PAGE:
I think Karl is being too complacent is his analysis of the singularity and nuclear technological solutions and other technological solutions. Karl talks about complacency but does not back up his own position with in depth analysis of projects in development, patents and research papers of the technology he criticizes.

On my site:
laser refinement of nuclear fuel will provide three or more times lower operating costs for nuclear fuel. (GE, 2012 target commercialization)

MIT 50% uprating of nuclear reactors (Westinghouse working on commercializing)

Higher efficiency reactor research [not just molten salt, high temp reactors (china), accelerator driven reactors -EU, national lab research]

Progress on restoring and expanding the nuclear supply chain. Workarounds on the temporary limit on large forgings. Make two halves of the 600 ton forgings and weld them together, French redesign of plants to only need more common 300 ton forging limit, Candu reactor design, S Korea/China/Russia and others bringing large forging capacity online.

for many of the other environmental and energy solutions, we cannot point to a country and say see they built up a lot of solar or wind and are running their country on it. Nuclear can say see France did it in the eighties to get to 80% nuclear power for electricity.

Nuclear matters to reduce the air pollution from coal and fossil fuel power. Air pollution (indoor and outdoor) cause 5 million deaths per year worldwide.

The US is politically dicking around and slowly moving to nuclear power,but even the US passed the 2005 energy bill and allows southern states to recharge customers for new power supply. So thirty new reactors will be built even without new legislative change. A 2009 climate change bill should penalize coal and further accelerate the next economic and large scale option for the big utilities to choose which is nuclear.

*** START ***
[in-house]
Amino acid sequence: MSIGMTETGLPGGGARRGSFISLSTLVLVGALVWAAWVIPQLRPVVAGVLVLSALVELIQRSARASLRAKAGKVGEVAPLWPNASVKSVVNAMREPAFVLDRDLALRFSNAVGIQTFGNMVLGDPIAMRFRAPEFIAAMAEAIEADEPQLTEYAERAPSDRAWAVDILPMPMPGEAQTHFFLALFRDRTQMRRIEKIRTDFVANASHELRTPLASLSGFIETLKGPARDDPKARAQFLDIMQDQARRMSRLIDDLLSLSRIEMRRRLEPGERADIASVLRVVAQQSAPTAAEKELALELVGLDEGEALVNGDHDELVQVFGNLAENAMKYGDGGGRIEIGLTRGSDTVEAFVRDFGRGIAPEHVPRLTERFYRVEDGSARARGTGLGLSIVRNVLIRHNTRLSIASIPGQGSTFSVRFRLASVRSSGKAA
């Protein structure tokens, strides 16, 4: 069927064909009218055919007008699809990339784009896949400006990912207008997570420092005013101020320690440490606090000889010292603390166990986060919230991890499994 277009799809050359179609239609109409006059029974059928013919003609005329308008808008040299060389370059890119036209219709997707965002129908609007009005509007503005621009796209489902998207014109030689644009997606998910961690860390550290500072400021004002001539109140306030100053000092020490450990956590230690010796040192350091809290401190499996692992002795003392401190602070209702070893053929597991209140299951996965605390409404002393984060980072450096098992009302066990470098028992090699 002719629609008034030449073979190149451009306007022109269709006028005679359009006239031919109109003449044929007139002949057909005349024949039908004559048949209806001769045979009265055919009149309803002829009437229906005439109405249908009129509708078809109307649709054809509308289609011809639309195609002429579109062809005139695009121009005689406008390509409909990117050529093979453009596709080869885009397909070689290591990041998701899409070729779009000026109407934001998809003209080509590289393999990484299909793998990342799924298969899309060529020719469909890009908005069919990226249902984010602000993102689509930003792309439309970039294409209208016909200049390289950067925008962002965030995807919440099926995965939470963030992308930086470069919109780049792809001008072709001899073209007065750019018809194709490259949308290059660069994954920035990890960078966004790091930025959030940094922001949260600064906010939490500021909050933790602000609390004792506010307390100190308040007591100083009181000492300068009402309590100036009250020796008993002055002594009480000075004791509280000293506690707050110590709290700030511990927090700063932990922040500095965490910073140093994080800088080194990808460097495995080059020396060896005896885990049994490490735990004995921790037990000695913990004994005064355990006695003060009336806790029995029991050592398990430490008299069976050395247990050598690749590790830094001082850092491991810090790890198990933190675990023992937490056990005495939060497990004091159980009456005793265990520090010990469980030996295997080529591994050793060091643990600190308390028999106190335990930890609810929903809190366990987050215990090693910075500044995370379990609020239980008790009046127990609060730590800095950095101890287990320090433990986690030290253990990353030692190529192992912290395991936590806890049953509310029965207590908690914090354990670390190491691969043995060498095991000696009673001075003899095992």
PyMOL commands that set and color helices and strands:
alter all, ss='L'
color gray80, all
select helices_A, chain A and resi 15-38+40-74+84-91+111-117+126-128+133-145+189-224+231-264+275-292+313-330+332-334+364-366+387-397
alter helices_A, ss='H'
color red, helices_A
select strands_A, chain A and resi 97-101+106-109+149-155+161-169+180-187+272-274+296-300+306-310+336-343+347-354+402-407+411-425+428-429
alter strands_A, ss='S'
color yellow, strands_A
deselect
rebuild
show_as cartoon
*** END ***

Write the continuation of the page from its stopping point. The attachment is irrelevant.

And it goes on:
Any reactors that get built over the next few decades that leave unburned fuel can have that fuel burned with follow on reactors with higher efficiency. Like China's high temp reactors or uranium hydride reactors or molten salt reactors.

Inflatable electric cars are targeting less than $10,000 prices with one model at $2500 price to compete with Tata nano. 300 mile range with regular batteries and 3000 mile range with a special swappable fuel cell power pack. $2500 is the price of a upscale refridgerator or a big screen TV. People can keep their old cars and buy an inflatable one as an extra regular commute car.

Don't be lazy and stick to outdated positions. Look at and support the best solutions that are or are becoming available. Look at the actual shifts to better solutions anywhere in the world. Global problems do not have to wait for the USA to implement a solution.

If Karl or Jamais or someone else reads and addresses all of my key articles on nuclear power and points out where I am seriously off course in supporting it then I may reconsider.

Likewise Karl can look at and address my mundane Singularity and manufacturing revolution articles to dispute my belief that the benefits attributed to a Singularity are being developed and implemented.